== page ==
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Madre Fire

Madre Fire

AZUSA, Calif. (AP) — A wildfire chewing through dry brush in the San Gabriel Mountains above this Los Angeles suburb grew to 200 acres early Tuesday, sending up a huge column of smoke.

The fire began shortly before 6 p.m. Monday and was mostly burning in the Angeles National Forest, away from populated areas. It was 5 percent contained Tuesday.

Smoke was visible to early morning commuters traveling on Interstate 210 and other routes about 25 miles northeast of Los Angeles.

Evacuation advisories were lifted early Tuesday for residents of three foothill homes closest to the blaze, said Shawn Rollman, a fire spokesman for the U.S. Forest Service.

Although the fire was burning away from that area and into the forest, those homes and others in Azusa could be threatened if the winds change direction and push it to the south, said U.S. Forest Service spokeswoman L'Tanga Watson.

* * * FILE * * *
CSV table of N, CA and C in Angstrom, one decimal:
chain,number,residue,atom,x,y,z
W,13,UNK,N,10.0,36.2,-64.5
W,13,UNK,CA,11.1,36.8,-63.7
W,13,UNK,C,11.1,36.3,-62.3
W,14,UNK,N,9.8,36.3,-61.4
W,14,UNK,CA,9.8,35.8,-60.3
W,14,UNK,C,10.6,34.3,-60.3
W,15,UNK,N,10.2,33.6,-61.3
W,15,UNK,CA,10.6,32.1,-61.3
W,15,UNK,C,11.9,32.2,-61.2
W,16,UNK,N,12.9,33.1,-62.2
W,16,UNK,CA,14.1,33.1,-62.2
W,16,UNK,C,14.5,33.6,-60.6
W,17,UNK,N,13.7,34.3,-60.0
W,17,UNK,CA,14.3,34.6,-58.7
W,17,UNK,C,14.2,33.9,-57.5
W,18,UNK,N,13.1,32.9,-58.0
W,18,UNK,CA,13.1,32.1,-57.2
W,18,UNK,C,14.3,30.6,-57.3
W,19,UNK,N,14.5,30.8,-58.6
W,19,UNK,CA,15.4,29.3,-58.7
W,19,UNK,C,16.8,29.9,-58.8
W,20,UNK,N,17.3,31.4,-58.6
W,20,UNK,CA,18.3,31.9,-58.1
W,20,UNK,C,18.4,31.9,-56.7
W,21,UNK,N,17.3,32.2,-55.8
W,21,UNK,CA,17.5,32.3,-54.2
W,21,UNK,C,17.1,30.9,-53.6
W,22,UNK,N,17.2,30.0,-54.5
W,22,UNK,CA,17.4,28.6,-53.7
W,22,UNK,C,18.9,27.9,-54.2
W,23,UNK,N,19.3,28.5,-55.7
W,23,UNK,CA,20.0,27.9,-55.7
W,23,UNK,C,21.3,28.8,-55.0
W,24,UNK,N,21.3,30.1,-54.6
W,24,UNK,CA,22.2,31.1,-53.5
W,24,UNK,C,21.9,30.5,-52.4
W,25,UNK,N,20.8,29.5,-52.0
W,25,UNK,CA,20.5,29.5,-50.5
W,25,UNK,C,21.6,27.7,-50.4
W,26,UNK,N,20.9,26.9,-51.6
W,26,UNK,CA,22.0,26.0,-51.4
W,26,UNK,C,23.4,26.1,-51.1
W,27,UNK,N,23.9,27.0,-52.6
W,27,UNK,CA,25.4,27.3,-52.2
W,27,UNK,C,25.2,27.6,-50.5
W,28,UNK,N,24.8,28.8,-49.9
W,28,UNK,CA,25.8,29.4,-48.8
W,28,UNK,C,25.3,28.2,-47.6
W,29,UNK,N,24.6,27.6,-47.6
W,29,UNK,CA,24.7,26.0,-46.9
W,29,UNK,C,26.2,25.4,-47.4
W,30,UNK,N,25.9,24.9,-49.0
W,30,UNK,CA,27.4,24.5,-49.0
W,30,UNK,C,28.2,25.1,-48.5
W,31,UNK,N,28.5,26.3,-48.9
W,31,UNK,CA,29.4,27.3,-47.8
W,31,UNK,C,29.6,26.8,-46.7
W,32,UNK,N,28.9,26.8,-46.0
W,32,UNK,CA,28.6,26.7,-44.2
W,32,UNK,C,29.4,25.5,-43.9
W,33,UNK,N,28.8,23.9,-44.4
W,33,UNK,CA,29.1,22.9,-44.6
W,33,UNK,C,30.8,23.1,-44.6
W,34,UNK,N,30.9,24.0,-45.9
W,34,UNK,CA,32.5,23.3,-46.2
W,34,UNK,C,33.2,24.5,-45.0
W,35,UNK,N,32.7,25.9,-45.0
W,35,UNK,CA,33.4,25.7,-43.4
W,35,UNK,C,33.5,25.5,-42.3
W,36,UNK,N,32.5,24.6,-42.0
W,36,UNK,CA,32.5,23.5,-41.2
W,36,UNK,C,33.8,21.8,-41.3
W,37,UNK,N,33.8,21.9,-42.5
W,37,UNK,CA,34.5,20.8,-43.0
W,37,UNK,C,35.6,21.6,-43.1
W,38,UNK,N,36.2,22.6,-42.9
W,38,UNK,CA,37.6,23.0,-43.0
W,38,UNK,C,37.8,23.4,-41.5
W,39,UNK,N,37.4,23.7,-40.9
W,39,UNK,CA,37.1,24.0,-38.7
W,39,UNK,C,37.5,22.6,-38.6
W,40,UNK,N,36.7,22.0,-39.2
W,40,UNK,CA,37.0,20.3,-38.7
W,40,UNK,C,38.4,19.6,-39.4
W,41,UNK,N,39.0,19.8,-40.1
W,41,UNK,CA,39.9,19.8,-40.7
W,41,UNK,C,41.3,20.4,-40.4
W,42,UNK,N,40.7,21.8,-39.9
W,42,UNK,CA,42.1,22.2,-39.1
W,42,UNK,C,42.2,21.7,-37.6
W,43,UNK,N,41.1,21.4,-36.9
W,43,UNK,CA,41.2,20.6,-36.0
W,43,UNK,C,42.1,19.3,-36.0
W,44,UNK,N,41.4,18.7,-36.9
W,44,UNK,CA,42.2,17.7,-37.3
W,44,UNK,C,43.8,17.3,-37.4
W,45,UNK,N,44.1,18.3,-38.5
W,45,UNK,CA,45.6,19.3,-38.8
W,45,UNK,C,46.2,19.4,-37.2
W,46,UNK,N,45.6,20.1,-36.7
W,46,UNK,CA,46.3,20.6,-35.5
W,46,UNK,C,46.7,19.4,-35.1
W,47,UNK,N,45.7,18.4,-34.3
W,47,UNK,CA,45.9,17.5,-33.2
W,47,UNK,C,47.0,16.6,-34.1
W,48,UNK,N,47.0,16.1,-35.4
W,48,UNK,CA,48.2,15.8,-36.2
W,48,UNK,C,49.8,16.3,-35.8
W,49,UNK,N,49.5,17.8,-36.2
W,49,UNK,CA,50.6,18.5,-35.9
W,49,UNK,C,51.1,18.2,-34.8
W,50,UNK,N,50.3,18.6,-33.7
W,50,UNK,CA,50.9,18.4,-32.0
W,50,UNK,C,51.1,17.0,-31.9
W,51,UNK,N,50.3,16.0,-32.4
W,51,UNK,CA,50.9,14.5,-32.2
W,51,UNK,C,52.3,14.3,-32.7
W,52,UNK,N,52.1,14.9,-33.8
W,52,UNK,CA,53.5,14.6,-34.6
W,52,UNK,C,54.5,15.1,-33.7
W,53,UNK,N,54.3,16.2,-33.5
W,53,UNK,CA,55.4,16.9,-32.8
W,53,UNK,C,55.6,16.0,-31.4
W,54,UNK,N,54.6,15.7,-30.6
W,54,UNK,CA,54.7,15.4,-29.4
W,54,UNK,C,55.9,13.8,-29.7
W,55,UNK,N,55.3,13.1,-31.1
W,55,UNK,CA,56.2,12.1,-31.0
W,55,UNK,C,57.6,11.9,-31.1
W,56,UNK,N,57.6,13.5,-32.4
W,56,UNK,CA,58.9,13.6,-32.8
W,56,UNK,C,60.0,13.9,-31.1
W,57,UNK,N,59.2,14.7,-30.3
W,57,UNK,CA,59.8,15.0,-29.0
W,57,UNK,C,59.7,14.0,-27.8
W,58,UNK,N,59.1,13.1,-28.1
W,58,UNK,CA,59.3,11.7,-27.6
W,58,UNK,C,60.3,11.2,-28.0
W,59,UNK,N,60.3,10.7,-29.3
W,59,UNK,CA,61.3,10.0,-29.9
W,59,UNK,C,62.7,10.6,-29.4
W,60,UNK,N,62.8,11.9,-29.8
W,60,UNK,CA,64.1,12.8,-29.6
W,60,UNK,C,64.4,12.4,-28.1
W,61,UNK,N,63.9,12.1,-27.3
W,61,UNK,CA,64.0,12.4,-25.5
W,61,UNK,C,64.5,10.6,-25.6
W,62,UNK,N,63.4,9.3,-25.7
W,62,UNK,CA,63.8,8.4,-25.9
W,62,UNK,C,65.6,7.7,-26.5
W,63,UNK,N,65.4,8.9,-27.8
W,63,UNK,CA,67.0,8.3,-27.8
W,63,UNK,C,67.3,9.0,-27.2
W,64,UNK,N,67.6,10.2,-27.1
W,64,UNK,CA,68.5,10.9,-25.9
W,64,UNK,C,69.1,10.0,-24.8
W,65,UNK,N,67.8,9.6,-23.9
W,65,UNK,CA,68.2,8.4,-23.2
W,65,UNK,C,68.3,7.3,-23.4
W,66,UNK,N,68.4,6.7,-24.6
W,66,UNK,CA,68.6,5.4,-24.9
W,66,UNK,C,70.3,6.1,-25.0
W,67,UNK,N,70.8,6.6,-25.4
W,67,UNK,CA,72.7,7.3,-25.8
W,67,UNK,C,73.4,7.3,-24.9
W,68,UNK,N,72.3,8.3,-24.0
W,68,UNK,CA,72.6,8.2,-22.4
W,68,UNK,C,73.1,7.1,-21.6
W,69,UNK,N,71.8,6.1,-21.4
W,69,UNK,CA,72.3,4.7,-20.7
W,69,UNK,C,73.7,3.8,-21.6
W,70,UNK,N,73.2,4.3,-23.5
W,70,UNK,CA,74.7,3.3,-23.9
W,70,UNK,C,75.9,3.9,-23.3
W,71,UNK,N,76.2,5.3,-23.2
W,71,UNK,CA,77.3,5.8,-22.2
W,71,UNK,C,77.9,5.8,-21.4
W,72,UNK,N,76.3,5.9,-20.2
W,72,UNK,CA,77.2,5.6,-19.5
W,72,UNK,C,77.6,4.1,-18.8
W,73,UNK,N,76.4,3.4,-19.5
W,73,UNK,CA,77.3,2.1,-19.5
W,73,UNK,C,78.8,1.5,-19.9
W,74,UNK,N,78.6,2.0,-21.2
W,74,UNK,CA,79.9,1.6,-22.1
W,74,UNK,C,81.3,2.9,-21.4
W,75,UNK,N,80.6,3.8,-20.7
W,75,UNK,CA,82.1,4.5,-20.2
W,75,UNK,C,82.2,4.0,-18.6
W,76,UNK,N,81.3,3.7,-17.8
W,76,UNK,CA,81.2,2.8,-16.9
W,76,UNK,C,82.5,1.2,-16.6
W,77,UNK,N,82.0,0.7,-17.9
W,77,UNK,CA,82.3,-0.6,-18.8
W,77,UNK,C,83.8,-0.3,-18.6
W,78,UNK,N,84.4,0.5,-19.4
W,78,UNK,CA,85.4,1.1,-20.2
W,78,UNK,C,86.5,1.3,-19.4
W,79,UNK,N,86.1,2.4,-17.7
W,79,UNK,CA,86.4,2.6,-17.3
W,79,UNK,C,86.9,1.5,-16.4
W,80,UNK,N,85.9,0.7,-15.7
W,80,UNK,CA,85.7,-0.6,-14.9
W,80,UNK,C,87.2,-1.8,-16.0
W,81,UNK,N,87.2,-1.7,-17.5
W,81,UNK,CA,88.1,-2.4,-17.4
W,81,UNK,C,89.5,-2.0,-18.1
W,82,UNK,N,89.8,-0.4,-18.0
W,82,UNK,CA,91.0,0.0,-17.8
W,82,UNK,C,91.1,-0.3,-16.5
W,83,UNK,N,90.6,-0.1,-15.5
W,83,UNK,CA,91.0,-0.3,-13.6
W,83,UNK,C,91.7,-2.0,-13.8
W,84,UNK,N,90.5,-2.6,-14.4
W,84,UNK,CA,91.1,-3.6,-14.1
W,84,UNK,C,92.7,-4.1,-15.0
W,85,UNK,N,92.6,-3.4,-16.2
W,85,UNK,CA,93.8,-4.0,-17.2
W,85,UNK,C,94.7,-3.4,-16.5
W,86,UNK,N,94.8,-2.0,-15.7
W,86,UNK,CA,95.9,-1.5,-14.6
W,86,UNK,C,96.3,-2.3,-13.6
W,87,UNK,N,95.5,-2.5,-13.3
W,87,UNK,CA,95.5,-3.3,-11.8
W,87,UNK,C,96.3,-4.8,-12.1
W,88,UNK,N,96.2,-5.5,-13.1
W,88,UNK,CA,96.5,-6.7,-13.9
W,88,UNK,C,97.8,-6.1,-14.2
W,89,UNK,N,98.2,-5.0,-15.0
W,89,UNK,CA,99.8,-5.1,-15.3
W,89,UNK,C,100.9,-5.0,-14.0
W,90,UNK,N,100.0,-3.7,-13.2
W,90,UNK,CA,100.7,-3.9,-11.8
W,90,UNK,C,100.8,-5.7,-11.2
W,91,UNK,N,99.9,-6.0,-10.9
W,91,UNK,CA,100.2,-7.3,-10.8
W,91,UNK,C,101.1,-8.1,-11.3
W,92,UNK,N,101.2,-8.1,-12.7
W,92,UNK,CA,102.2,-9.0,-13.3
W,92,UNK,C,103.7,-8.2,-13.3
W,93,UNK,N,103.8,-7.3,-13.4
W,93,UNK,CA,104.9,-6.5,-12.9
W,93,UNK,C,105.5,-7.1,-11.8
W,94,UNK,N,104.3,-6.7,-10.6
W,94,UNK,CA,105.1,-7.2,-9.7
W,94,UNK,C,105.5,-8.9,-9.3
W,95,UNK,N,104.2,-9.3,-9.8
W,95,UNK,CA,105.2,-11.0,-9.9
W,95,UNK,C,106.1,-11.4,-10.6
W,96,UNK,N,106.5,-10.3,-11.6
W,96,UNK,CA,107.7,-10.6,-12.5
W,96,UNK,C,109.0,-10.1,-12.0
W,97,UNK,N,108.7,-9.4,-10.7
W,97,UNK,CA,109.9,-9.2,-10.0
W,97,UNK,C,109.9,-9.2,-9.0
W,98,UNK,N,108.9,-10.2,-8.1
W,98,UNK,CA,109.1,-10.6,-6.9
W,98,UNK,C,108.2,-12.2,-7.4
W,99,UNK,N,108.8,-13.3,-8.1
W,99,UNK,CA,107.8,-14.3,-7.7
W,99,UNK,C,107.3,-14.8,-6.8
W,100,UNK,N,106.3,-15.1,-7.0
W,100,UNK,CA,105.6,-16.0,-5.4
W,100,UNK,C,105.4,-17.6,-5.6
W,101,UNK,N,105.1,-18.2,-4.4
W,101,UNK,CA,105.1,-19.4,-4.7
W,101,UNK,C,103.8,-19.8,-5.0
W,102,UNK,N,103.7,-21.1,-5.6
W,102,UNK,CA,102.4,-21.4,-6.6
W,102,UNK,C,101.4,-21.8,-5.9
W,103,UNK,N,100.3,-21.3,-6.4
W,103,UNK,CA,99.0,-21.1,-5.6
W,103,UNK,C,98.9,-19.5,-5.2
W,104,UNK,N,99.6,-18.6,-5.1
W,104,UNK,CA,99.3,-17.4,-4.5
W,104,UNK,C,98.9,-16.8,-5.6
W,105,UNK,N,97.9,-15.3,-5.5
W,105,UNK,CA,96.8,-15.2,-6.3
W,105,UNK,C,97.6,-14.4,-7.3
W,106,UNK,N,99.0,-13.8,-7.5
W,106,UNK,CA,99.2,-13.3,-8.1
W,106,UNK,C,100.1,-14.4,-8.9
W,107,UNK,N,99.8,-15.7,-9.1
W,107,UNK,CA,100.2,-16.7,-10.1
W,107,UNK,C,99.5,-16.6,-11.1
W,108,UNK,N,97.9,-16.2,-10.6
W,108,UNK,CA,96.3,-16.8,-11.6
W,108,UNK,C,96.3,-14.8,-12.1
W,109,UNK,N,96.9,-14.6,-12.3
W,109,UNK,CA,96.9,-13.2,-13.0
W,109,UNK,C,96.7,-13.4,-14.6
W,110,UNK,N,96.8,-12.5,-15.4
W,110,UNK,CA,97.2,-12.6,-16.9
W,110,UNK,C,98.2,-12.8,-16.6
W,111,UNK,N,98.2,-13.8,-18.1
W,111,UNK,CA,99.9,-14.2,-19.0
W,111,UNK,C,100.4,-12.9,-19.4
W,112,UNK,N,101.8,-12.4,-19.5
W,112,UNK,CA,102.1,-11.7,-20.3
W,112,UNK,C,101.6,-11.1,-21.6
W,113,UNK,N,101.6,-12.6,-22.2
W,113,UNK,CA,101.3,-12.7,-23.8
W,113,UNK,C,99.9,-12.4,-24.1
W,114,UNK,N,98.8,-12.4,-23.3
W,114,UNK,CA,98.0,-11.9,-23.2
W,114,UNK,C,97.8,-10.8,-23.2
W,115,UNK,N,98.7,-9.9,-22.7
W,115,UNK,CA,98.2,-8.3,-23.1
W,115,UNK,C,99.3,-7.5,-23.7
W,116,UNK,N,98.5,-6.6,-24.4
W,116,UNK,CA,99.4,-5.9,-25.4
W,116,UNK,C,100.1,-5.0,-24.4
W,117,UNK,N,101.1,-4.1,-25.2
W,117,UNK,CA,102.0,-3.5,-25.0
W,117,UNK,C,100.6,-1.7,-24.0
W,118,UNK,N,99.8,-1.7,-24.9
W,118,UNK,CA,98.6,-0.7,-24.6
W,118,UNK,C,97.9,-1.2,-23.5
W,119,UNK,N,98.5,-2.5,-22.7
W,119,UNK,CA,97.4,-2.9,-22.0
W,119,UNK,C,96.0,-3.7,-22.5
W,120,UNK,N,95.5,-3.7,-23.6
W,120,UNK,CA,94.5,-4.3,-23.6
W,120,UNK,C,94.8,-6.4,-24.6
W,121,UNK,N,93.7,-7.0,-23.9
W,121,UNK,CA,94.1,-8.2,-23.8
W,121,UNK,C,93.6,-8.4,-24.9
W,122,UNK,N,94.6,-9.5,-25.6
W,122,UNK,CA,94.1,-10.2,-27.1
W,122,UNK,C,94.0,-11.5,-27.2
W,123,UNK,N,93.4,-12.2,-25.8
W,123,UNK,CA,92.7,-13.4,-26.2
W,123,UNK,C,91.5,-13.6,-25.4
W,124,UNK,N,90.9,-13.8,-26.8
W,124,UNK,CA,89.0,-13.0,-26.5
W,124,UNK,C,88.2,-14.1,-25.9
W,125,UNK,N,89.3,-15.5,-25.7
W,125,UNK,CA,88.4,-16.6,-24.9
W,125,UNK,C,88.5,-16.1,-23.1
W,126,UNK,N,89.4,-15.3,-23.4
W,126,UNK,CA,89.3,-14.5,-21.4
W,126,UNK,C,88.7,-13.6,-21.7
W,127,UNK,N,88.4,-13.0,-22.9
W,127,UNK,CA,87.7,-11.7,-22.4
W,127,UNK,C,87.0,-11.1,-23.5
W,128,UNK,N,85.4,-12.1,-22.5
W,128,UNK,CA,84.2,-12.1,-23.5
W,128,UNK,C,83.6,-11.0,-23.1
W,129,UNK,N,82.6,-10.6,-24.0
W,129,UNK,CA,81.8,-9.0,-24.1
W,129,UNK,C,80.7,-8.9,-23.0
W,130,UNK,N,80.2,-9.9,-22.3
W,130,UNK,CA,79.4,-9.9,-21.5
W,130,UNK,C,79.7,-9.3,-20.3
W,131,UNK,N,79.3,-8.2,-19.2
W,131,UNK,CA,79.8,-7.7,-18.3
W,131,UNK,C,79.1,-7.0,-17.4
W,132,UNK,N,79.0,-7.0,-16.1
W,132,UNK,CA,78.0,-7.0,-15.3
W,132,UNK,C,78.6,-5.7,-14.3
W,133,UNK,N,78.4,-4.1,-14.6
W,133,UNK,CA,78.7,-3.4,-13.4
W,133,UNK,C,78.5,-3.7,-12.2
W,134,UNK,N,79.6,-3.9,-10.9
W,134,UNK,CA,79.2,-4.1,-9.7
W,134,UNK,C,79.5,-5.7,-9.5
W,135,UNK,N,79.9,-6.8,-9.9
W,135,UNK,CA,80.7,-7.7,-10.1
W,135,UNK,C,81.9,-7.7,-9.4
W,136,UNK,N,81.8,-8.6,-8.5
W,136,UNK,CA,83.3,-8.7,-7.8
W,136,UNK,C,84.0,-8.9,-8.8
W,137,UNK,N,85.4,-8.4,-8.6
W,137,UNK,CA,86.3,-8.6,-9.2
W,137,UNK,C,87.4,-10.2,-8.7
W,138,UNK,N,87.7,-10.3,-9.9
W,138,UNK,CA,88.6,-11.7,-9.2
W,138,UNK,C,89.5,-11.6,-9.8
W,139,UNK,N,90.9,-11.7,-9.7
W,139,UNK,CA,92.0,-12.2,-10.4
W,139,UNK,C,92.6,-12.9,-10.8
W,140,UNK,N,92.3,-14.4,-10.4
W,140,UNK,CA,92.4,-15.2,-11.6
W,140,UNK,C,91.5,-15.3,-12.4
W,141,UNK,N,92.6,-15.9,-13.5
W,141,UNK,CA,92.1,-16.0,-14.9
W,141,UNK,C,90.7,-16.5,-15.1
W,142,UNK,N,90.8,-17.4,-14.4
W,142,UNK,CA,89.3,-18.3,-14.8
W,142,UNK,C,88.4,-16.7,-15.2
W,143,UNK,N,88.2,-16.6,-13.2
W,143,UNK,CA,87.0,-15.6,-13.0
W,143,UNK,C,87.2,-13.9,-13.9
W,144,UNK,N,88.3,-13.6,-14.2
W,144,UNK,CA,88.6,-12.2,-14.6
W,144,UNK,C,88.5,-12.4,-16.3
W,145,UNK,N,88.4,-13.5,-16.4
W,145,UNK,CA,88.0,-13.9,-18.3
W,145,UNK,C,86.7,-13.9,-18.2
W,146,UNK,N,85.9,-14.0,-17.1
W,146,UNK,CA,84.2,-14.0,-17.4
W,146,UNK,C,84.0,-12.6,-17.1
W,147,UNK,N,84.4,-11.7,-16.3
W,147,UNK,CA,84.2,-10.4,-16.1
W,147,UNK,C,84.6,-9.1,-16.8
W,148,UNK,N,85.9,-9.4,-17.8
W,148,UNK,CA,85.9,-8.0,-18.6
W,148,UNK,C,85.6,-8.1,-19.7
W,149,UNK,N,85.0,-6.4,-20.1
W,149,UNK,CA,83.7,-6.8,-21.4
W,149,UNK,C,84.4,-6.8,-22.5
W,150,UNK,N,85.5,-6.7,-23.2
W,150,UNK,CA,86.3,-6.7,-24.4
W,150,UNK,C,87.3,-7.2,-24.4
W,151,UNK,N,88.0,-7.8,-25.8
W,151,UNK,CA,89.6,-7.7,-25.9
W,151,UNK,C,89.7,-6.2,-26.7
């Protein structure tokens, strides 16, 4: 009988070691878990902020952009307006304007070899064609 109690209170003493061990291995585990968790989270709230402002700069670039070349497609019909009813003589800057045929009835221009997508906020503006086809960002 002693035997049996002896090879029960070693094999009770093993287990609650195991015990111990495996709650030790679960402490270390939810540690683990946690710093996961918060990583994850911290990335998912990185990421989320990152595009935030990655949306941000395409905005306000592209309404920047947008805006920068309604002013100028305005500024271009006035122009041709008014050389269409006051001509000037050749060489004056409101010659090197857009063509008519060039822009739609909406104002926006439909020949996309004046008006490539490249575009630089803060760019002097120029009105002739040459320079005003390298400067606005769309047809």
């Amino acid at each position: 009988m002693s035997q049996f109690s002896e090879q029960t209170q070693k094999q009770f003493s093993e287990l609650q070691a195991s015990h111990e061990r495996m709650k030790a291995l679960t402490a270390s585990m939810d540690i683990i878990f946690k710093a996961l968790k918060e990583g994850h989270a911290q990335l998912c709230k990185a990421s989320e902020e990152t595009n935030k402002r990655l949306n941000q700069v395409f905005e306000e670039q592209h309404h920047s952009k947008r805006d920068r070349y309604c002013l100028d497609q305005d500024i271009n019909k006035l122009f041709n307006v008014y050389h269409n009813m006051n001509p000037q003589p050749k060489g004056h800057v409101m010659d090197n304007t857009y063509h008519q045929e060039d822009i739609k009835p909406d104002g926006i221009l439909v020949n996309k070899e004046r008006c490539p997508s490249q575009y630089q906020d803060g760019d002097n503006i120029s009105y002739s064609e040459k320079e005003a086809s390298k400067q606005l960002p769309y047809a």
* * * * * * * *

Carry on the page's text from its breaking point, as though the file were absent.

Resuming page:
About 20 homes were near the fire, officials said.

Rollman said some 450 firefighters from the Forest Service and Los Angeles County battled the flames. The fire's cause wasn't immediately known.

Super Scooper airplanes and smaller water-dropping helicopters made drops on the fire with water sucked up from the nearby San Gabriel Reservoir.

Although temperatures in the 80s were expected, weather conditions, overall, were good for firefighting. Winds were blowing at only about 5 mph, helping slow the flames' progress.

Forecasters said an upper-level, low pressure area moving into the Pacific Northwest Tuesday night and Wednesday would cause an increasing flow of cool, moist air from the ocean onto the land.


Credit: YouTube

 

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